Tightly plotted and superbly written, Sarah Waters’ The Paying Guests gave the Brown Baggers much to discuss. Perhaps not surprising for a novel with a relatively small cast, much of our talk concerned the two main characters, Frances and Lilian. Frances, with her strong sense of duty along with a suffragette background, was an excellent emblem of the changing times: respectable, but with a rebellious streak. It was more difficult for us to pin down Lilian’s true nature. Many felt that she could be naive in some matters, while slyly self-aware in other ways. By the novel’s end, most readers hesitated to definitively categorize her as conniving, but we definitely felt she knew how to take advantage of certain situations. Continue reading
Life in Motion is a tale of the groundbreaking progress of Misty Copeland, currently only the third African American female to become a soloist at the distinguished American Ballet Theatre. She reveals a story of struggles, discovery, and extraordinary fortitude throughout her life as an up-and-coming Ballerina. Copeland comes from a family with a single mother and began taking ballet lessons at the late age of 13. She practiced tirelessly and was able to attend several summer programs at some of the best ballet schools. It was undeniable that Copeland possessed a special gift as experts say 13 is an incredibly late age to begin such a craft.
Misty was able to go on to join the American Ballet Theatre and is now one of its principal dancers. The book is an excellent depiction of the breaking of barriers, advances, and the African American experience in the world of ballet. It was particularly interesting as a biography because it was a very easy read and her story is worth telling. In fact, the book made me admire her even more. Although I thought the book was repetitive at times, I think she also did a good job at explaining both her personal life as well as introducing those that are unfamiliar with the dance world to dance themes and concepts.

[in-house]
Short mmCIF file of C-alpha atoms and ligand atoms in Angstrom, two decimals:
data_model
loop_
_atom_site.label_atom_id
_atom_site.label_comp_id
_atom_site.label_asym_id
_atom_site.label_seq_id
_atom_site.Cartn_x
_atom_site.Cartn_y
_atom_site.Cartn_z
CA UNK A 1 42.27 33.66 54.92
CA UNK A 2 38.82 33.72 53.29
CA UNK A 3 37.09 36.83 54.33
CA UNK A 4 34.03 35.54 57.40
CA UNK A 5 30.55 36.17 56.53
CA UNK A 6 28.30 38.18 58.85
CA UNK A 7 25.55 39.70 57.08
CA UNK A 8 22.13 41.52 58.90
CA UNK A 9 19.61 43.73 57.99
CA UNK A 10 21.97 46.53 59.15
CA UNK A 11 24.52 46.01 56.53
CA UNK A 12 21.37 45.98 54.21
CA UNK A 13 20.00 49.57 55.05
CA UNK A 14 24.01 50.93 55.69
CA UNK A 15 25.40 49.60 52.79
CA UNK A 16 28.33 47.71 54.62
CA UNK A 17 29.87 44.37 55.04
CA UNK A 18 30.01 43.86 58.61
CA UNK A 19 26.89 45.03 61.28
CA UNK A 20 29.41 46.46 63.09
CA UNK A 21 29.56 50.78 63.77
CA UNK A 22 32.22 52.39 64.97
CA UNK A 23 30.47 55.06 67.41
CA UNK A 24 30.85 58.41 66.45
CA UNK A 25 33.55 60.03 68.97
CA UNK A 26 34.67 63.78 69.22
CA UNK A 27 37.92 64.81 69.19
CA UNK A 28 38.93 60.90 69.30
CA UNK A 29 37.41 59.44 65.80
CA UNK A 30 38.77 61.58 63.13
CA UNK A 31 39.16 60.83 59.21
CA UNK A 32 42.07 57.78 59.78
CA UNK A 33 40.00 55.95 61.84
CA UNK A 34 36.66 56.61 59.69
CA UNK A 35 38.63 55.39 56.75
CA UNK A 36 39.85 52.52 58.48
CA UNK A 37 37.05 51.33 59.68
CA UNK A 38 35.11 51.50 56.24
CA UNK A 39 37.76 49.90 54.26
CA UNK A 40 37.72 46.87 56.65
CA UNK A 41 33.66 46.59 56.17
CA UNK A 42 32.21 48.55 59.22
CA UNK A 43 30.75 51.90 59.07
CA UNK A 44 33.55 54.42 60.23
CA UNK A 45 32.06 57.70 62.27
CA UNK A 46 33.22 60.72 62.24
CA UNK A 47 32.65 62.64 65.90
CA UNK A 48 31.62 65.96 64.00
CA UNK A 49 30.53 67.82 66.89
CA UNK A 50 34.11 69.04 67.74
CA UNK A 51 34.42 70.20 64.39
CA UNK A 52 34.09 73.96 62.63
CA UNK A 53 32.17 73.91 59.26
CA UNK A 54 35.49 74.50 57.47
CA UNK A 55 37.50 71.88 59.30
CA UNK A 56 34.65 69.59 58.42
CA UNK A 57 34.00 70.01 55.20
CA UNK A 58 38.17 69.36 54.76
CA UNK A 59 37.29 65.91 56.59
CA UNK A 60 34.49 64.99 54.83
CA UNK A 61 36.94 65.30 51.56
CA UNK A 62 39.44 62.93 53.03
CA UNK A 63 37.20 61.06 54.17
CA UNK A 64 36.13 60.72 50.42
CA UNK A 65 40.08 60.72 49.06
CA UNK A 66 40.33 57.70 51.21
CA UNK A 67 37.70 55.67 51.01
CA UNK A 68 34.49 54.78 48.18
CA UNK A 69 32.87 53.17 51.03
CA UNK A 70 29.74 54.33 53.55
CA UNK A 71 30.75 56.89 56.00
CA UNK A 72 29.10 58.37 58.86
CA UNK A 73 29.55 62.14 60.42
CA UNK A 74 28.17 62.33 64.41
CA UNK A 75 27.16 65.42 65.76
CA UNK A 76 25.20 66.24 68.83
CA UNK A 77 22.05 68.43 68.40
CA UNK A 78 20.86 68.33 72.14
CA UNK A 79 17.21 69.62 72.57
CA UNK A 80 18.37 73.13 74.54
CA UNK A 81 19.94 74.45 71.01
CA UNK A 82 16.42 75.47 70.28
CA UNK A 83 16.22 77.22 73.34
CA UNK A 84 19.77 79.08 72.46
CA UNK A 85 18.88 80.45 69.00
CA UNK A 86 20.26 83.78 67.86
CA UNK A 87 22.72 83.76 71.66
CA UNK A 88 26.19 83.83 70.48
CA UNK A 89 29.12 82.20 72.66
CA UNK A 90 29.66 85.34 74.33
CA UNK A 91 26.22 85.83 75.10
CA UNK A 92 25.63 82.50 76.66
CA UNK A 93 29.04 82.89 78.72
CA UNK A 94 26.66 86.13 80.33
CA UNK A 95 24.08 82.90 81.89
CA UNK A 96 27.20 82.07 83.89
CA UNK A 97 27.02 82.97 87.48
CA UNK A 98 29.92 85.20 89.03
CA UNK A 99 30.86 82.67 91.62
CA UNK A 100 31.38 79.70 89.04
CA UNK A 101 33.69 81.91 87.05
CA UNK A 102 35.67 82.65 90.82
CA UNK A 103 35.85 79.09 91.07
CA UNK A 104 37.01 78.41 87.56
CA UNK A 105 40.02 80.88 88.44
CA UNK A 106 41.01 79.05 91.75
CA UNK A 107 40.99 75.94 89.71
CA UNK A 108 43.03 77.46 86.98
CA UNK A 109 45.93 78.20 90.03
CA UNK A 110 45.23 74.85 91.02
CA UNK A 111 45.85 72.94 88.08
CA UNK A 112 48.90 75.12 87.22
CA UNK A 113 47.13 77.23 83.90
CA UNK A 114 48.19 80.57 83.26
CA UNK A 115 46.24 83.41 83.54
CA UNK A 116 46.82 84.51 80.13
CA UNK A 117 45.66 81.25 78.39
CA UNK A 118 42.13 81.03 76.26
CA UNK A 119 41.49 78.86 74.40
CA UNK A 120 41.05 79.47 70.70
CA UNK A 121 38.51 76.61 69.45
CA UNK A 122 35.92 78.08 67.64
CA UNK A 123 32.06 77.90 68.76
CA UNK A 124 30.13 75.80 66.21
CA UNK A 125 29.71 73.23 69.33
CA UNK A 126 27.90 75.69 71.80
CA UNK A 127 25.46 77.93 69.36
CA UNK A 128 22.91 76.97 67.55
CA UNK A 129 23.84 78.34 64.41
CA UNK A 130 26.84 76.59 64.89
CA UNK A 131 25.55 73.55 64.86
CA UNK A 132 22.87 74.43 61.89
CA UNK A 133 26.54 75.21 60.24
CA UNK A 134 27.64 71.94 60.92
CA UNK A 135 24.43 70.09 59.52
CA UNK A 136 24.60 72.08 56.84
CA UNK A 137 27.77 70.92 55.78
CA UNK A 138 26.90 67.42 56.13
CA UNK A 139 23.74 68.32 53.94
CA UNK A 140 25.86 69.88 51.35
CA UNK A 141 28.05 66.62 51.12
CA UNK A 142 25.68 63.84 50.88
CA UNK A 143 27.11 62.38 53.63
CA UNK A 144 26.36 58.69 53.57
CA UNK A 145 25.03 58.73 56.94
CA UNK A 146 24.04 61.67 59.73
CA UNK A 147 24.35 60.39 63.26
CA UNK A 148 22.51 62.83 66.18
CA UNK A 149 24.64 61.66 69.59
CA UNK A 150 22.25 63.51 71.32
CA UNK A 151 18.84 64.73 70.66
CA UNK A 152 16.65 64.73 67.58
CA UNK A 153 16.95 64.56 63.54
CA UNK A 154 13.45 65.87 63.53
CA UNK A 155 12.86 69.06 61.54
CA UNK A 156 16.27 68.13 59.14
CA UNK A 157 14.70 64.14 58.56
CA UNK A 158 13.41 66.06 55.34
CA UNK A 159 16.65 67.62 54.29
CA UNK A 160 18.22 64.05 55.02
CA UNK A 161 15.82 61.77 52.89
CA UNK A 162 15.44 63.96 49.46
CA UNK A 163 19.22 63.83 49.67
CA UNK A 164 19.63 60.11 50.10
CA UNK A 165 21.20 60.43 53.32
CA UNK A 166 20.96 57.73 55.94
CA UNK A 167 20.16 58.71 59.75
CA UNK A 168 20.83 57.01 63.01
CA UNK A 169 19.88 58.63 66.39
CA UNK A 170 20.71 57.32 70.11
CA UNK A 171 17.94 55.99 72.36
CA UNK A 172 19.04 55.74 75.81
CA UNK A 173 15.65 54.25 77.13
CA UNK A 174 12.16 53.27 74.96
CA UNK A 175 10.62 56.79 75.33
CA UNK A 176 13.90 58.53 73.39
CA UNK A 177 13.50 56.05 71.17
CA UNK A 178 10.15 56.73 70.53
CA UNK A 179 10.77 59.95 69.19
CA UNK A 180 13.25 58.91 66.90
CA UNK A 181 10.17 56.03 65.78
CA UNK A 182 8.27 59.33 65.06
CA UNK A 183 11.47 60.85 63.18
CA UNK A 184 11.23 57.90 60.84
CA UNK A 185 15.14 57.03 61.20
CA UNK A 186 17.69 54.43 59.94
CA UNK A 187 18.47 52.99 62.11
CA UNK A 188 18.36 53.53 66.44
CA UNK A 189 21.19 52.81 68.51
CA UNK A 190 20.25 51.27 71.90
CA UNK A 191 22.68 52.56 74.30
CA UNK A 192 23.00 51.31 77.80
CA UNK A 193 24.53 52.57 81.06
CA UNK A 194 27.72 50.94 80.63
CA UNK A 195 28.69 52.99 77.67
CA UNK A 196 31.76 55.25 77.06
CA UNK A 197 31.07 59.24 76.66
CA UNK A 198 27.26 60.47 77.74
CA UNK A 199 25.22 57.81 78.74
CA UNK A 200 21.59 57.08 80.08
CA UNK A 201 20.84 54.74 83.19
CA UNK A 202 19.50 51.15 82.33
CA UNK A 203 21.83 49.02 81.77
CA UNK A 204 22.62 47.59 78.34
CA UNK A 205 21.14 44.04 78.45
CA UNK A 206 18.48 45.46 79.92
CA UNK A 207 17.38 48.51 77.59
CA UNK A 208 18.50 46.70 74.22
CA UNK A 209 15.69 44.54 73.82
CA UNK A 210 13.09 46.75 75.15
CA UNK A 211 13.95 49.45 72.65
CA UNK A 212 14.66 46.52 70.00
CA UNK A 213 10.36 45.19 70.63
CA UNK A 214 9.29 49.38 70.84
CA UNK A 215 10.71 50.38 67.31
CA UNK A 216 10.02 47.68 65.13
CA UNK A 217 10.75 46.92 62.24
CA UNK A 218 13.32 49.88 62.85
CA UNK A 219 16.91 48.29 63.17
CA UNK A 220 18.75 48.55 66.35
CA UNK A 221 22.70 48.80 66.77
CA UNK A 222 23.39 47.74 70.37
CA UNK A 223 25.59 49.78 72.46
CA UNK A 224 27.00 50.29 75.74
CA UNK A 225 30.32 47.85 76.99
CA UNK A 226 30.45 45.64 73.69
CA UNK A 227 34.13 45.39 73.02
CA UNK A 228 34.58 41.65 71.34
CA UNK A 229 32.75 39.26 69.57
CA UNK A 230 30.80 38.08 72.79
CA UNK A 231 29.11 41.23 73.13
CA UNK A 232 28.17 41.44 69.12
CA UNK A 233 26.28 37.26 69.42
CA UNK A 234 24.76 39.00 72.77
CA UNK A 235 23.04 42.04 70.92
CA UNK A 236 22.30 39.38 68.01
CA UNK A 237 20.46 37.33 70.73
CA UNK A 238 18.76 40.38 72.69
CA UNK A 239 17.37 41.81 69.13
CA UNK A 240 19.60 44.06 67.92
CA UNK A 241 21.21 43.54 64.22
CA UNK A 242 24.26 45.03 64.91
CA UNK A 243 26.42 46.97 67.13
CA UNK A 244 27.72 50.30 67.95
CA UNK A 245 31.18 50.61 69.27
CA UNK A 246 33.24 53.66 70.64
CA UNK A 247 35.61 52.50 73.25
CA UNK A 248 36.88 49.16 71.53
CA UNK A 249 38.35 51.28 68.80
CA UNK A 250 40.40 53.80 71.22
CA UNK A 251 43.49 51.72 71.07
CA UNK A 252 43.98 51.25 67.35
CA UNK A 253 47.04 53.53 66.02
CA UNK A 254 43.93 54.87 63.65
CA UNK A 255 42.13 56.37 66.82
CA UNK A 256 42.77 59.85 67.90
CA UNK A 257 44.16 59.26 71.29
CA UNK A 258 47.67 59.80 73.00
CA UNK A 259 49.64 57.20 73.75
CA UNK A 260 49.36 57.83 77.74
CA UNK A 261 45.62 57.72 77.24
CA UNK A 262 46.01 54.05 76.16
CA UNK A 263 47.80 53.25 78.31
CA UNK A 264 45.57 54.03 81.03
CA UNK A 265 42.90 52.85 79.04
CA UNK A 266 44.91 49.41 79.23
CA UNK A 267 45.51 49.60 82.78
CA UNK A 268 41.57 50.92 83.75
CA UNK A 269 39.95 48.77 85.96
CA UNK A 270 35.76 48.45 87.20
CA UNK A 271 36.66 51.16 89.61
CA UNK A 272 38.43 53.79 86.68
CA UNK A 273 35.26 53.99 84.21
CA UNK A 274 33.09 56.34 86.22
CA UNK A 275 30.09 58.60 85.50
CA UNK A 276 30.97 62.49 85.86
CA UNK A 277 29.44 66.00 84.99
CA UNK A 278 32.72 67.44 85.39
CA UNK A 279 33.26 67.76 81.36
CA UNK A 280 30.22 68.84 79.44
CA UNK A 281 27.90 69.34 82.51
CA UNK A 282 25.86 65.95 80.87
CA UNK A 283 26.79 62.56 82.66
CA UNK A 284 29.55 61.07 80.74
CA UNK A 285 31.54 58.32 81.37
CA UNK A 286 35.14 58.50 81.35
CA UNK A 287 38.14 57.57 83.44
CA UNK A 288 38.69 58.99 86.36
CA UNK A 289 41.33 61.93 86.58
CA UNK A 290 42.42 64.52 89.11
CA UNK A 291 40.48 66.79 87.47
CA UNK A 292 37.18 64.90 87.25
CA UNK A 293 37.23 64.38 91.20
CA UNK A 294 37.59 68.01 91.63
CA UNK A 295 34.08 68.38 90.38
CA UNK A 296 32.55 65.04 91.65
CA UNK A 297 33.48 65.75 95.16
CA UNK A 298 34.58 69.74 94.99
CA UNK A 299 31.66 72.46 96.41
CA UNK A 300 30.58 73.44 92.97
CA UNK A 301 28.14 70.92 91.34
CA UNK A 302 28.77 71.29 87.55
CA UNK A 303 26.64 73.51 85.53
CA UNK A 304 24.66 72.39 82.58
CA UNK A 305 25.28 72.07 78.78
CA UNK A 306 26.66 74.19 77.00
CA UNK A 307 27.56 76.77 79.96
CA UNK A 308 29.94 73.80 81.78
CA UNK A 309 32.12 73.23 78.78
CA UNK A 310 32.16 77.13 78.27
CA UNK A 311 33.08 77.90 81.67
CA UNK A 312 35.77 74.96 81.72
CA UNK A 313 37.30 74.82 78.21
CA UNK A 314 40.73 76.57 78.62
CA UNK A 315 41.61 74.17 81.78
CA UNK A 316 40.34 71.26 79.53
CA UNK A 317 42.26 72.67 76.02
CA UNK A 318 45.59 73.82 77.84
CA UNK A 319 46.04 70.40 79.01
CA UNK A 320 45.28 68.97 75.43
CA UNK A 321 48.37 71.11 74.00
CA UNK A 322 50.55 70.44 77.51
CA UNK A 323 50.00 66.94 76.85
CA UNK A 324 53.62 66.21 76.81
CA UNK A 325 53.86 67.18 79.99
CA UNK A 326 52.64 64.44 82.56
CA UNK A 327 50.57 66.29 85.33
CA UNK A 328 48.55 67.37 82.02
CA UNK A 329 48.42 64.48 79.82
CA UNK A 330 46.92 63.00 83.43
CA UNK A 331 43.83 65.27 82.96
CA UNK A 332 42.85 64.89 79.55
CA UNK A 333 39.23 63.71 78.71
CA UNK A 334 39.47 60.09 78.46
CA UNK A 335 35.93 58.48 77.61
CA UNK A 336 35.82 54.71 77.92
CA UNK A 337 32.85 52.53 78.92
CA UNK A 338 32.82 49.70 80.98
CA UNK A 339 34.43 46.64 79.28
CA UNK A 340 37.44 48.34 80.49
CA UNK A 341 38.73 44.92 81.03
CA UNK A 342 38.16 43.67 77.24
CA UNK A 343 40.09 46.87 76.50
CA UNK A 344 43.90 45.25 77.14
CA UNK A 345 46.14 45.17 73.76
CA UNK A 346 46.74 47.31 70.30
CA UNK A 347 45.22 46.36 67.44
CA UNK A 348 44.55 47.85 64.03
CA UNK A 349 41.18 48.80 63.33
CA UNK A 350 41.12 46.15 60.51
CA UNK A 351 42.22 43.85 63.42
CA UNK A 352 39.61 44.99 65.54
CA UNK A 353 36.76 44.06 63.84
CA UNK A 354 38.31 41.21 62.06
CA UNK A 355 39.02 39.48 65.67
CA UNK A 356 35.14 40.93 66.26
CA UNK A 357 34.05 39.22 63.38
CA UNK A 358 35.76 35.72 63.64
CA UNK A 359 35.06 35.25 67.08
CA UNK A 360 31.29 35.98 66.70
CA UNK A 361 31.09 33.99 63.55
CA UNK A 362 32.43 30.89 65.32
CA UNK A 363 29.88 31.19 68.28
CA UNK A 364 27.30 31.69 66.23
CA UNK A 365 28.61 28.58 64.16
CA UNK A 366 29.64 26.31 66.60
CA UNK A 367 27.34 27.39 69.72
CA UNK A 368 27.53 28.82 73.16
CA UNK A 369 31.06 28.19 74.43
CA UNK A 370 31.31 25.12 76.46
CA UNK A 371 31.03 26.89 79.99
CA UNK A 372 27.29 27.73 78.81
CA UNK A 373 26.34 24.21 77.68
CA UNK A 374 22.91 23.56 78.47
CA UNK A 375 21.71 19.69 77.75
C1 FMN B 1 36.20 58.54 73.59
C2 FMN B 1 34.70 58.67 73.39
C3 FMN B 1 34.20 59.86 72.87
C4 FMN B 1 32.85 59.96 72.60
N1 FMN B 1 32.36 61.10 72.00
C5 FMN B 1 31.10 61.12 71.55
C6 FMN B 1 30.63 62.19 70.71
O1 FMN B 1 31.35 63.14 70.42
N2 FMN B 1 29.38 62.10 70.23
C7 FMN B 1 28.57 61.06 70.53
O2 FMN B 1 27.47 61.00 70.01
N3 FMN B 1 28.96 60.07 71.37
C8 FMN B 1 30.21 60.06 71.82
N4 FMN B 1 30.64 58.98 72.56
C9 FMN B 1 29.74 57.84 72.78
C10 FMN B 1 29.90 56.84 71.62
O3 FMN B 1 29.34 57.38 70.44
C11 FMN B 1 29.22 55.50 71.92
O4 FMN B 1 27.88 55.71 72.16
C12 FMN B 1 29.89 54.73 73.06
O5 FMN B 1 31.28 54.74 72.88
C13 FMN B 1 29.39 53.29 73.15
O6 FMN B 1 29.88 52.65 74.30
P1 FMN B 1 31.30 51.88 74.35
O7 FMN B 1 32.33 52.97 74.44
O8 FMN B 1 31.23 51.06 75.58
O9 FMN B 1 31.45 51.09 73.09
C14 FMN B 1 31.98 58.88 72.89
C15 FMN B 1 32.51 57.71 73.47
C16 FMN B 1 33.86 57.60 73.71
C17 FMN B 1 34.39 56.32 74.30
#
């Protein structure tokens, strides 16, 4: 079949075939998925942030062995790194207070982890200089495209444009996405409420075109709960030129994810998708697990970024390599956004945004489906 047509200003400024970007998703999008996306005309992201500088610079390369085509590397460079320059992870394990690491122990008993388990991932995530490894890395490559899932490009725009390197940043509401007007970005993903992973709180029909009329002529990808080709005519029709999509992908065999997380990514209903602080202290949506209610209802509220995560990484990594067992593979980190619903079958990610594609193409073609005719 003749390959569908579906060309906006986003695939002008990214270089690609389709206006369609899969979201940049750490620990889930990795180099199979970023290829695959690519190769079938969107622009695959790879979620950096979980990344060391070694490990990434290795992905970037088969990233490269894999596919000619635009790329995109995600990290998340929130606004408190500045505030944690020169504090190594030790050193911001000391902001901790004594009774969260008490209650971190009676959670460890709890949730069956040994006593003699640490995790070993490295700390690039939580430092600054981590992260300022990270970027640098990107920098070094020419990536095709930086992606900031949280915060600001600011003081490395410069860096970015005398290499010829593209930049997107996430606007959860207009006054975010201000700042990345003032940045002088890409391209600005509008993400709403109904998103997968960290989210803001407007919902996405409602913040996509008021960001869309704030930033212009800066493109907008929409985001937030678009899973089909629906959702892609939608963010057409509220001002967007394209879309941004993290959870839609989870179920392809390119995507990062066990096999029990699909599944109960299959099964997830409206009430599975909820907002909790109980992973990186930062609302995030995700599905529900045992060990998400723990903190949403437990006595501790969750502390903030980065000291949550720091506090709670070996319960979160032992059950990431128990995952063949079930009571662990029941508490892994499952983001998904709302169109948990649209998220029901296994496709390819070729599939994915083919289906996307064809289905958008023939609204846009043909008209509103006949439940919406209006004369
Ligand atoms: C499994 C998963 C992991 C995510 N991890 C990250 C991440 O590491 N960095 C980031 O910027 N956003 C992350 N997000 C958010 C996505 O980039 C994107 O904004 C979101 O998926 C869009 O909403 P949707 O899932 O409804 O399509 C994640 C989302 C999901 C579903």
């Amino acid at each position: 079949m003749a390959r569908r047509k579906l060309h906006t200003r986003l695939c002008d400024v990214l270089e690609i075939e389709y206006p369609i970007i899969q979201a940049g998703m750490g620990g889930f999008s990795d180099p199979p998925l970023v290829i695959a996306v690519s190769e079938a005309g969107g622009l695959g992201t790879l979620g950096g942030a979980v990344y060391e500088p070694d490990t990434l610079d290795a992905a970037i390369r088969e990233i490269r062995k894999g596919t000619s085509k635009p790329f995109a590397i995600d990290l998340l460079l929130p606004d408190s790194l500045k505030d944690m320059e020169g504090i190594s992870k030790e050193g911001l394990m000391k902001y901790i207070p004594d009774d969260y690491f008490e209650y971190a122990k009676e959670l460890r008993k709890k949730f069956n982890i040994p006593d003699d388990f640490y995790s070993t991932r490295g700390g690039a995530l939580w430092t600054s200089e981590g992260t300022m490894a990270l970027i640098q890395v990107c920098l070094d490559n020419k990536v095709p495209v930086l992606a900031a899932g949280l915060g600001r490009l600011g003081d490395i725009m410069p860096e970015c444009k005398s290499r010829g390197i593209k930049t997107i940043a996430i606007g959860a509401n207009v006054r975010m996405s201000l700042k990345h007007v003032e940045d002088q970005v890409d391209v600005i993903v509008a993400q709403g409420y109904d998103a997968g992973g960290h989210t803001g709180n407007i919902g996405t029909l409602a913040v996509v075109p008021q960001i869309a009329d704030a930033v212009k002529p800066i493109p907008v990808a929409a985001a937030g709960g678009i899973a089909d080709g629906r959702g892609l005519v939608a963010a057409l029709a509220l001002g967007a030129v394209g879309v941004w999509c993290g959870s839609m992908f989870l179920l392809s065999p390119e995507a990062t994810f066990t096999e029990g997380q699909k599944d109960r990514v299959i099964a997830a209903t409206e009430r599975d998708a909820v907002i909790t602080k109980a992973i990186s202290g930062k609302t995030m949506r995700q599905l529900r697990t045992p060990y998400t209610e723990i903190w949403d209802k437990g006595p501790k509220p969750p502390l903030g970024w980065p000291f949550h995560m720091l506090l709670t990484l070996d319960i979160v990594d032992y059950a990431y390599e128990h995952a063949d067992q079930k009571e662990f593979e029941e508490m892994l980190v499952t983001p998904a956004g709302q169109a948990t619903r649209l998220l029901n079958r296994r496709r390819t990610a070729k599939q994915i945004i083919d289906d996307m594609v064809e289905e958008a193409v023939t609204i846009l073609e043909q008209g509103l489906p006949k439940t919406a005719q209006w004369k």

JMRL’s newest book club, Books on Tap, meets on the first Thursday of the month at Champion Brewery at 7pm. In January, we discussed Kevin Power’s The Yellow Birds, a novel about two young soldiers, a bloody battle in Iraq, and the fallout of choices made in war.
Our readers noted that the story was universal. While specific horrible things happen to the characters, the novel allows you to reflect on “things you wished didn’t happen” and that “all pain is the same.” While we debated Power’s intended audience, we did note that the tone wasn’t sentimental. The story felt authentic and didn’t romanticize war or warriors. While the group didn’t agree with all of the praise heaped on this book by reviewers, we did think it was an important contribution to literature on the horrors of war.
Check out other books by Kevin Powers in the JMRL catalog.
Read more about Power’s National Book Award Finalist award at the official website.
Looking for a readalike? The titles below were recommended by book club members. Need more? Ask for a recommendation through JMRL’s What Do I Read Next? service.
Billy Lynn’s Long Halftime Walk by Ben Fountain
Fives and Twenty-Fives by Michael Pitre
Redeployment by Phil Klay
The Things They Carried by Tim O’Brien
The Best Years of Our Lives (feature film)
Join us on Thursday, February 4th to discuss The Turner House by Angela Flournoy.